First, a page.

As I have stated in the section on Patmore's early life, the poet's father was somewhat of an agnostic, if not at least an atheist, and although P. G. Patmore did not ascribe to any traditional faith he did lean towards the general principles and formalities of Christianity. Although Patmore was himself an Anglican, in his early life he still seemed to lean closer towards his father's religious beliefs rather than his mother's puritanical faith. Thus from the outset, Patmore, the poetic advocate of the sanctity of marriage and religion, had ironically already found himself caught between two religious traditions.

At the time of his marriage to Emily, Patmore was an Anglican with an inclination towards Rome. (His interest in Roman Catholicism seems to have begun early in his life as a reaction to his mother's puritanical beliefs). Nonetheless, Emily Augusta was a puritanical Protestant, and thus the two in search of a religious common ground settled for a compromise in which Emily converted to the High Anglican Church, and Coventry gave up his Roman Catholic tendencies. Despite this compromise, after Emily's death, Patmore wrote in retrospect in his autobiography:

I believe that when I reached the age of thirty-five, what mainly held me back was the steady repugnance of my wife to the faith which I was gradually approaching. Her natural judgment was so good and her goodness so perfect that her opposition was in itself a very weighty argument. She had been terrified from her cradle with the hideous phantom which Protestantism conjures up when the Catholic religion is named . . .Only a few days before she died, she said to me with tears, "When I am gone, they will get you; and then I shall see you no more!"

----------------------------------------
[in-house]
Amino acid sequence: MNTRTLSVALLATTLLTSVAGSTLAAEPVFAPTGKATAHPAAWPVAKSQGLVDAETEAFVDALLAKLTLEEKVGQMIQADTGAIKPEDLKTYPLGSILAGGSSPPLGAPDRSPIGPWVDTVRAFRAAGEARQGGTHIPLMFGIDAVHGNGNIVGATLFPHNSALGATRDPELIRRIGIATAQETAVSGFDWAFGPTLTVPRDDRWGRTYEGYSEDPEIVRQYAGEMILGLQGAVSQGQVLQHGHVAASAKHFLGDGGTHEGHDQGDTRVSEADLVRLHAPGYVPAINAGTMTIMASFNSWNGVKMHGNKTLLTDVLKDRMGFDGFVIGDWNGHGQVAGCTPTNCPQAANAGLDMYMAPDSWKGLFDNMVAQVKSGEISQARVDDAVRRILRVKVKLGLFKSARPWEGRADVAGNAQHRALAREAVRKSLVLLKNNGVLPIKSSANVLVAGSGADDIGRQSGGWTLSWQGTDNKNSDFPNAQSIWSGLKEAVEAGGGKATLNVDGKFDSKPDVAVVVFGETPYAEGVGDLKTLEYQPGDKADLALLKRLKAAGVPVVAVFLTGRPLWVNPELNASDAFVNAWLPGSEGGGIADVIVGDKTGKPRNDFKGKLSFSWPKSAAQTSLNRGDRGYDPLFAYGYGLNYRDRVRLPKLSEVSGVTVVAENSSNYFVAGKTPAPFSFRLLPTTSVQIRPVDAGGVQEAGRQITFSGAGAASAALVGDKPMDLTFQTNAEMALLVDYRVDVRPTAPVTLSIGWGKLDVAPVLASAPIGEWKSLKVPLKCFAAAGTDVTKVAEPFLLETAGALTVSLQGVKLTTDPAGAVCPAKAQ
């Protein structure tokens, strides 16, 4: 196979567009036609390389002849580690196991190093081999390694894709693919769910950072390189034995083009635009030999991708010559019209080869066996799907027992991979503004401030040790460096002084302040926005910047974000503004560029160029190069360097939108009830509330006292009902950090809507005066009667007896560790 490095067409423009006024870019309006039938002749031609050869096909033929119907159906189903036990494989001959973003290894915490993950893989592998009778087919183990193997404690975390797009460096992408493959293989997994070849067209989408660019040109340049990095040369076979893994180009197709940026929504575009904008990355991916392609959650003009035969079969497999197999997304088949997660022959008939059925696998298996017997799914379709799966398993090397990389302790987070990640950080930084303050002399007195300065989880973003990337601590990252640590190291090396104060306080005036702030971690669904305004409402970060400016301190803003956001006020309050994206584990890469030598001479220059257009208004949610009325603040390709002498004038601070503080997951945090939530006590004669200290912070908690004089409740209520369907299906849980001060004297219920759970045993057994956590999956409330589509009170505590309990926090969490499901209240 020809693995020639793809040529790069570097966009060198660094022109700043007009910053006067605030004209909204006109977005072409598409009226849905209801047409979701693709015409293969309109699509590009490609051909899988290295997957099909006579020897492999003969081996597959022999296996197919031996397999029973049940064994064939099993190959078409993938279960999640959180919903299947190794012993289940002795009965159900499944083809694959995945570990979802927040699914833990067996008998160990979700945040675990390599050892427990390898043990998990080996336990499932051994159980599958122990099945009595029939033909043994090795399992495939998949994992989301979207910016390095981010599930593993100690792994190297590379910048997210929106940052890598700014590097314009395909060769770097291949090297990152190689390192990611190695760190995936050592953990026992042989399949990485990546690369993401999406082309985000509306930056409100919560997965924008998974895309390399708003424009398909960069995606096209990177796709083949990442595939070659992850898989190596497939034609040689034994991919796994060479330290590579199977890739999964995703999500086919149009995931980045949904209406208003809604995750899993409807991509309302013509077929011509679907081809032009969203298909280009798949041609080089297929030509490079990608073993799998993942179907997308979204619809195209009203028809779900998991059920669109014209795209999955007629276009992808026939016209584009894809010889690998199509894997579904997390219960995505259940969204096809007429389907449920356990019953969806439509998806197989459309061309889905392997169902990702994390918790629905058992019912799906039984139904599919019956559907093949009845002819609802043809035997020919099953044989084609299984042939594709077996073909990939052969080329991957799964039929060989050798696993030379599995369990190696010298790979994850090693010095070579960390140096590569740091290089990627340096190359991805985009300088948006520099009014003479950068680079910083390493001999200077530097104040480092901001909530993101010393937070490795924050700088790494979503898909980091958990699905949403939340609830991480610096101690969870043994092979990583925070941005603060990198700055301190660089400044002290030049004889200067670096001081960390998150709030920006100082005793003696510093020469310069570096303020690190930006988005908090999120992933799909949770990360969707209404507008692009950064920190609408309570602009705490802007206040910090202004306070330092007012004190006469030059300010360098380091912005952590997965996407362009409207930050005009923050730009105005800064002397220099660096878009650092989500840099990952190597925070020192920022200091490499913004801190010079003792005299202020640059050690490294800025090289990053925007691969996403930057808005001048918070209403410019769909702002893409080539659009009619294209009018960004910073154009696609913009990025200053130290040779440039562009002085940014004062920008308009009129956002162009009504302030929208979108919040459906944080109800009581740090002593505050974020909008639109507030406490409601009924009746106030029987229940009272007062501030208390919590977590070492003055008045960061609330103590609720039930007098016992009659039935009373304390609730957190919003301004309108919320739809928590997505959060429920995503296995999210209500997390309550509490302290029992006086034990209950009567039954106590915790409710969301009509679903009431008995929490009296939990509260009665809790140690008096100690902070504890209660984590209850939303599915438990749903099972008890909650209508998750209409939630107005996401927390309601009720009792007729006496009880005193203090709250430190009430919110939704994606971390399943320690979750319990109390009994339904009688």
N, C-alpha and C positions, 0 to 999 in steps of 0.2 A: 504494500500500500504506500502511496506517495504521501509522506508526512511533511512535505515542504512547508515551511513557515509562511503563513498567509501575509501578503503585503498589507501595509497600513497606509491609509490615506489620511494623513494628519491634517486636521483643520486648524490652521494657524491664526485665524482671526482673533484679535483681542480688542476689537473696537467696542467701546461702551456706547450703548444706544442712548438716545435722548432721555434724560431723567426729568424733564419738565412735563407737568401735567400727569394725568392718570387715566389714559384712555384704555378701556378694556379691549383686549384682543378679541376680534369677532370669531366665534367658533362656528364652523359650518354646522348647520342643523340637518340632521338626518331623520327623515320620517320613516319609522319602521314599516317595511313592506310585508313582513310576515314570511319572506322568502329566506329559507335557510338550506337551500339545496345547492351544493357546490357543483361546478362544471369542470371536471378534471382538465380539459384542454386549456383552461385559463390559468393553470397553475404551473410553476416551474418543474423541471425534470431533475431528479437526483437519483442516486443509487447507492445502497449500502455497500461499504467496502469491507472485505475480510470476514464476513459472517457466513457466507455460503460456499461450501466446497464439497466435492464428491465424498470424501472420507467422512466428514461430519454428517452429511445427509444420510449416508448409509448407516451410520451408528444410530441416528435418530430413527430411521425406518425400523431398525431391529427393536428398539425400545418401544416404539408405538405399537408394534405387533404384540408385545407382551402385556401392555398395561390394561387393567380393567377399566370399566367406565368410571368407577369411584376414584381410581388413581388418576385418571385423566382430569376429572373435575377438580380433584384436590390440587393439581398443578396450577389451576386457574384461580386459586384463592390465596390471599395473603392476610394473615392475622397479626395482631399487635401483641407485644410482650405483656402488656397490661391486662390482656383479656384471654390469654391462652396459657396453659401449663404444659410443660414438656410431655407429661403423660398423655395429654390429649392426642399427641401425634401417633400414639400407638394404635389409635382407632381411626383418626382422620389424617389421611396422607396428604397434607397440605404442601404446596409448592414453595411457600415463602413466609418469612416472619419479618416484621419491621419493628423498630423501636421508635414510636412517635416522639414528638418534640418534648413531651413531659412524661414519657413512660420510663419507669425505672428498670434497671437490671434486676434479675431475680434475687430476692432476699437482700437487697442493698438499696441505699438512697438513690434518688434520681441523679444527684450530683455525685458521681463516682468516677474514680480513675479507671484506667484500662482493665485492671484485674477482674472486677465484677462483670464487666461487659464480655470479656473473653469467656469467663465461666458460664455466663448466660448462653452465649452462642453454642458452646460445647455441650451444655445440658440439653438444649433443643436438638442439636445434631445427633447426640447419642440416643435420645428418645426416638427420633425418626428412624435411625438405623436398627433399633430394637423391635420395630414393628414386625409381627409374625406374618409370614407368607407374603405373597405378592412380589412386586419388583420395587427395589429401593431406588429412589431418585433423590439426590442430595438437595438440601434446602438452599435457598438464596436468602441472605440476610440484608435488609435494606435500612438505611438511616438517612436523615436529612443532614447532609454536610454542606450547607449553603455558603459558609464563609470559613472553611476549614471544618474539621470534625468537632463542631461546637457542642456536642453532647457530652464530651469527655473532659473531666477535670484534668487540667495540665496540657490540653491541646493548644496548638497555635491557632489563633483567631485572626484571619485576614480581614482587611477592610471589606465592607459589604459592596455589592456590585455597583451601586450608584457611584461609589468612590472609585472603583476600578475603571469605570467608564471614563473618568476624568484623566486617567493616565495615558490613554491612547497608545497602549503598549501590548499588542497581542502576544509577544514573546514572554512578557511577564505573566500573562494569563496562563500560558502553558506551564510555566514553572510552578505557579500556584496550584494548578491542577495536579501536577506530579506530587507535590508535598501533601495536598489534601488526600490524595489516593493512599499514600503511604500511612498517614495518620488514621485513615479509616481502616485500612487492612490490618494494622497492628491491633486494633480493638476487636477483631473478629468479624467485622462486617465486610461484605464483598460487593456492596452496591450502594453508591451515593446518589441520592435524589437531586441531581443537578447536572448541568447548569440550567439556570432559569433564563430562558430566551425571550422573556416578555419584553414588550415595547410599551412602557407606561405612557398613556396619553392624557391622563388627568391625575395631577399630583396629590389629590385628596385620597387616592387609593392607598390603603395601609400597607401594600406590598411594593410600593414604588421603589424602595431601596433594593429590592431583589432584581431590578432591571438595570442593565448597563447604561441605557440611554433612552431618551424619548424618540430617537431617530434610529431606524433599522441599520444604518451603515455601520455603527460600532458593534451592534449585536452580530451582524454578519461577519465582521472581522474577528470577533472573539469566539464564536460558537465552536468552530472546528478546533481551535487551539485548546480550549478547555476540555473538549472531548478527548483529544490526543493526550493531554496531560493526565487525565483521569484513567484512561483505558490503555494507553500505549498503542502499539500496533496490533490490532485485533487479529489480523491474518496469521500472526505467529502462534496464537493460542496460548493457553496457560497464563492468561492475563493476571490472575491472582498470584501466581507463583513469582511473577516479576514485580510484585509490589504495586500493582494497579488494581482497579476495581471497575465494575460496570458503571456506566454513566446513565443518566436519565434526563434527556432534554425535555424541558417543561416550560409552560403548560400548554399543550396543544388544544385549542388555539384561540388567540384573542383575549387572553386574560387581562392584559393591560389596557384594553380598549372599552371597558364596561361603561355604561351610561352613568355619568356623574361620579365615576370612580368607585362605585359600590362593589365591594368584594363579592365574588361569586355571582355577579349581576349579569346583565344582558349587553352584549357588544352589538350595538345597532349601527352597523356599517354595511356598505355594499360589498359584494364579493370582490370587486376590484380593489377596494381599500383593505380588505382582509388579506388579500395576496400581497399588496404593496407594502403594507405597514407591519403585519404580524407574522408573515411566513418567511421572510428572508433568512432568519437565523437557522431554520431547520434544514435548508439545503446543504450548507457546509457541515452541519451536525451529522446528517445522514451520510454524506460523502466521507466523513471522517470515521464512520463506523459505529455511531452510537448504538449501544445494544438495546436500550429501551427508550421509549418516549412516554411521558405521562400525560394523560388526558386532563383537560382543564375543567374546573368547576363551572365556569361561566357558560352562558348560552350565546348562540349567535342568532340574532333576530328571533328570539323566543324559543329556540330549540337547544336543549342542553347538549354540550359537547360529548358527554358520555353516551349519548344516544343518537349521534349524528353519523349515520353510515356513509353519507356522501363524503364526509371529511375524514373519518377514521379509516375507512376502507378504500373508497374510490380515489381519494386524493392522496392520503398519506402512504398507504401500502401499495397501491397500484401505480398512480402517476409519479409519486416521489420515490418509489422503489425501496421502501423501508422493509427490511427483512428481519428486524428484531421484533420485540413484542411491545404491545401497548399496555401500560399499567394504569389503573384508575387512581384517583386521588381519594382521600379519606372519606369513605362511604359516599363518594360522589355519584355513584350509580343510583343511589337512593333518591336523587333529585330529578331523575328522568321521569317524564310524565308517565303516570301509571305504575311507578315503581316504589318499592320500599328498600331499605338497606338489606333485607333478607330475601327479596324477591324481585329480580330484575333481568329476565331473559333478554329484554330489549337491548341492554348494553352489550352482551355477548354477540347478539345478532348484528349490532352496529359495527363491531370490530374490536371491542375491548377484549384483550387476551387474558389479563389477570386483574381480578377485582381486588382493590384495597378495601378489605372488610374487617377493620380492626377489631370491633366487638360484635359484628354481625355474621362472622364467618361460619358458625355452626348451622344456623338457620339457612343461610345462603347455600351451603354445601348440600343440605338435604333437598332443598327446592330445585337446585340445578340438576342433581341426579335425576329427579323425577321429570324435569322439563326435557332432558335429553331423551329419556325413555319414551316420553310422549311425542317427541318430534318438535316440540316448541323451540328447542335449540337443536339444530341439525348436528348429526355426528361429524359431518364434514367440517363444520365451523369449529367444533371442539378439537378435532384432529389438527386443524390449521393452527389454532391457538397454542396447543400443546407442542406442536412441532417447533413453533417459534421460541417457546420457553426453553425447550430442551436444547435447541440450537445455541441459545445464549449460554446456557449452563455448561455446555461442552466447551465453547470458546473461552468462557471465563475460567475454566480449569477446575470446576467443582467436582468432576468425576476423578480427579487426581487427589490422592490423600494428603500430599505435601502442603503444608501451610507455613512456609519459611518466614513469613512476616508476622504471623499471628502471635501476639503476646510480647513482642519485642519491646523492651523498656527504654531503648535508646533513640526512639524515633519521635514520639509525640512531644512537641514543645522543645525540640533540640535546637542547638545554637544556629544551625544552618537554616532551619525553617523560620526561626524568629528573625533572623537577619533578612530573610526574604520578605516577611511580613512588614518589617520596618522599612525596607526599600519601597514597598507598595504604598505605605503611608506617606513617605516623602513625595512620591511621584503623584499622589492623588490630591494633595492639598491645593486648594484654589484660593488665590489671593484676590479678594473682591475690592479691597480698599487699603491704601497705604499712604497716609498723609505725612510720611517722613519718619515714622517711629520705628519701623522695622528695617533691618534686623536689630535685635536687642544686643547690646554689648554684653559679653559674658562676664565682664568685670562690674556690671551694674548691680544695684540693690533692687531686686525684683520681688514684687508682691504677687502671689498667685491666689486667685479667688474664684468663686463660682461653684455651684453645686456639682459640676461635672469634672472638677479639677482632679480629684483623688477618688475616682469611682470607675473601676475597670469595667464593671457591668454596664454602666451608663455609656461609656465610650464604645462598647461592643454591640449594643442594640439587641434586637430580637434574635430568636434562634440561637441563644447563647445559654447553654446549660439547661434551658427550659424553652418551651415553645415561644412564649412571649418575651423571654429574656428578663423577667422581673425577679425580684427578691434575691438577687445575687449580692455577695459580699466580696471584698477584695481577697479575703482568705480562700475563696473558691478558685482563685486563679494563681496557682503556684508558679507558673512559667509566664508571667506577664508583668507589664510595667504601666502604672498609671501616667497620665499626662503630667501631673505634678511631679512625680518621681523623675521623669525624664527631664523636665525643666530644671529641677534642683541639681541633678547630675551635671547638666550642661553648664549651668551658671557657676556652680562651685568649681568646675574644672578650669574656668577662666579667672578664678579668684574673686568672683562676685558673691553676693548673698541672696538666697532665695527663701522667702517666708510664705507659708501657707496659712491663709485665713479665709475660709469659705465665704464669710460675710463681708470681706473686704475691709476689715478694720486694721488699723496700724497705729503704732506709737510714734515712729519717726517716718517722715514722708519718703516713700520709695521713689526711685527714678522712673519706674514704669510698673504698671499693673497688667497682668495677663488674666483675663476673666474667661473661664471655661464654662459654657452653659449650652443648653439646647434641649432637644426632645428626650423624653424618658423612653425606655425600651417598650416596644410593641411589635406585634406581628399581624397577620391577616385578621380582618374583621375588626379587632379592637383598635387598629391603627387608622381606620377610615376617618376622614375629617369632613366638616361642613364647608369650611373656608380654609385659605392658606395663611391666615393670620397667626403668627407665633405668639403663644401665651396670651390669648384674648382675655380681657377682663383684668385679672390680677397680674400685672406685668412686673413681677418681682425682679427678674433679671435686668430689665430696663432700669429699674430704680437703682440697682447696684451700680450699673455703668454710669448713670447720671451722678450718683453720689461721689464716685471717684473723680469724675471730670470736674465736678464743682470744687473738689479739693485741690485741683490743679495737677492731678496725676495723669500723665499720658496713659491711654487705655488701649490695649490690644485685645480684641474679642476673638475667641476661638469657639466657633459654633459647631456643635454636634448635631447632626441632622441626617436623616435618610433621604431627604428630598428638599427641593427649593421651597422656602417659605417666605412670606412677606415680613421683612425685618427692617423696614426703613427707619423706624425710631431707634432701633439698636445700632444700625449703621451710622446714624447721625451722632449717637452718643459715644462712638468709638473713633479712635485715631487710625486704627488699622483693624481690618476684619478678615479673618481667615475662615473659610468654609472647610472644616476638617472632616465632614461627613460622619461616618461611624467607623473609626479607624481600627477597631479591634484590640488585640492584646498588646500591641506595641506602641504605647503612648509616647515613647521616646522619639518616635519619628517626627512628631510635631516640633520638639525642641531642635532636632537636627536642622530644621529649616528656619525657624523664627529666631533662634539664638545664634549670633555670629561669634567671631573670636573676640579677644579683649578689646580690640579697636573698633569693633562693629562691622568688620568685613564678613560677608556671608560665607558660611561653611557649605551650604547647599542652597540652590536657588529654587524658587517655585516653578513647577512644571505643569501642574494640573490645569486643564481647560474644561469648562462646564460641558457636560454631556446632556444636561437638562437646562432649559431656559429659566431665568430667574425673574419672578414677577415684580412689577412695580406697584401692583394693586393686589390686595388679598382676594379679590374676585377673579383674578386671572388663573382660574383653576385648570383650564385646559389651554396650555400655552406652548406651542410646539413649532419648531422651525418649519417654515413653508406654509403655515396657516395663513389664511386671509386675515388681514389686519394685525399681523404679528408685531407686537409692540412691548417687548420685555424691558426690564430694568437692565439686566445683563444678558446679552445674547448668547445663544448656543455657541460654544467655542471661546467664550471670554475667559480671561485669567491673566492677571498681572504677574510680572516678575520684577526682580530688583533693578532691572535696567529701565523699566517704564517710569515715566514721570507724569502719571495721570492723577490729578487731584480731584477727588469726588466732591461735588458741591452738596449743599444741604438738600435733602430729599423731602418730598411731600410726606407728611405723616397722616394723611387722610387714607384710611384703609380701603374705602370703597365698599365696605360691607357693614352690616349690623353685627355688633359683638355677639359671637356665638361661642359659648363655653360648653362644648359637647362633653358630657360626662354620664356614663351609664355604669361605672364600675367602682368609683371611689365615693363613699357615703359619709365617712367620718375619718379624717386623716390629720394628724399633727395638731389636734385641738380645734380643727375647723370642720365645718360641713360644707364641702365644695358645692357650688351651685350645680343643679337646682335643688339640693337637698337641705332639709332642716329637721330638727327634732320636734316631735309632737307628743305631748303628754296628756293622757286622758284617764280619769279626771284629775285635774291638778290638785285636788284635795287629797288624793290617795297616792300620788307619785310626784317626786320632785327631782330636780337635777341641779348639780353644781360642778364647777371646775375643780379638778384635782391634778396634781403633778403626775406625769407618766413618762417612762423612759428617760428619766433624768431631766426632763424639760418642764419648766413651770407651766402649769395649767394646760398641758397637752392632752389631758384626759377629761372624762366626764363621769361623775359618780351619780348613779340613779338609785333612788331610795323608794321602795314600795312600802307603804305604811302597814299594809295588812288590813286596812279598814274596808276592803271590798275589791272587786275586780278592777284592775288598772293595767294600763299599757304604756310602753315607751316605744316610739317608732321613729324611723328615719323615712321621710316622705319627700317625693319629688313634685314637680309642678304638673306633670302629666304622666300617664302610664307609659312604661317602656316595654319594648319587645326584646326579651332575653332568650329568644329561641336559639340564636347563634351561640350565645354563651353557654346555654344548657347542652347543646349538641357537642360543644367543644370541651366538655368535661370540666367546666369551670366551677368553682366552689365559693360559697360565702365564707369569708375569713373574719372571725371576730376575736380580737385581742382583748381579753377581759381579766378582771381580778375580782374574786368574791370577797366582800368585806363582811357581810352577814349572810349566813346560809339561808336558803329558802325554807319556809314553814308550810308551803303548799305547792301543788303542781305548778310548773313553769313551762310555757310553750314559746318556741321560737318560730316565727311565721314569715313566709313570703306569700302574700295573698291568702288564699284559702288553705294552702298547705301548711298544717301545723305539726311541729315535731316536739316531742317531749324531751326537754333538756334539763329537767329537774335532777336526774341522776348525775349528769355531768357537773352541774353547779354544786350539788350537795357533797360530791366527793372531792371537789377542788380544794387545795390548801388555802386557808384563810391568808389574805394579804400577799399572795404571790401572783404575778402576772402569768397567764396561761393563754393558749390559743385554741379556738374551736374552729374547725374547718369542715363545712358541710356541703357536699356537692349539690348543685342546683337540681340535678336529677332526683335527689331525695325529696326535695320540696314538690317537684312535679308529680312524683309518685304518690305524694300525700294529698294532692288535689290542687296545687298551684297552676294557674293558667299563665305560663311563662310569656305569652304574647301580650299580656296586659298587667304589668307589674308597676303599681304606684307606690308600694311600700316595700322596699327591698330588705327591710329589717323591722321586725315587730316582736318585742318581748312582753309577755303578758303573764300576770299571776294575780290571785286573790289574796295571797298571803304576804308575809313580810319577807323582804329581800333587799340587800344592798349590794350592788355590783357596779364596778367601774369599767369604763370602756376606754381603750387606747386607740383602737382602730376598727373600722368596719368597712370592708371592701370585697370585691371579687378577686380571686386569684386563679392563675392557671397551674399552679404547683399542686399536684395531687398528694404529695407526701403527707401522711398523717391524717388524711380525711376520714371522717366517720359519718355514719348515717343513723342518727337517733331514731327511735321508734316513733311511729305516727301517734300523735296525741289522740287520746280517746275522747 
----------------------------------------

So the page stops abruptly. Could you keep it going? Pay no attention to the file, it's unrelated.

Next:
Whereas Reid makes note of this rift in faith between the husband and wife, Champneys makes a point of de-emphasizing it, stating that although Emily may have found Patmore's Roman tendencies somewhat unsettling, she understood his mystical bent and even encouraged his love for transcendental thought. Nevertheless, whatever Patmore's sentiments were concerning his and his first wife's religious differences during and after her lifetime, Patmore still converted to Roman Catholicism for his second wife only four years after Emily's death (see section on Marianne Caroline Byles and the Heron Ghyll Estate) and remained a Roman Catholic for the remainder of his life.

Related Materials


Champneys, Basil. Memoirs and correspondence of Coventry Patmore. 2 vols. London, G. Bell & Sons, 1900.

Last updated 29 June 2004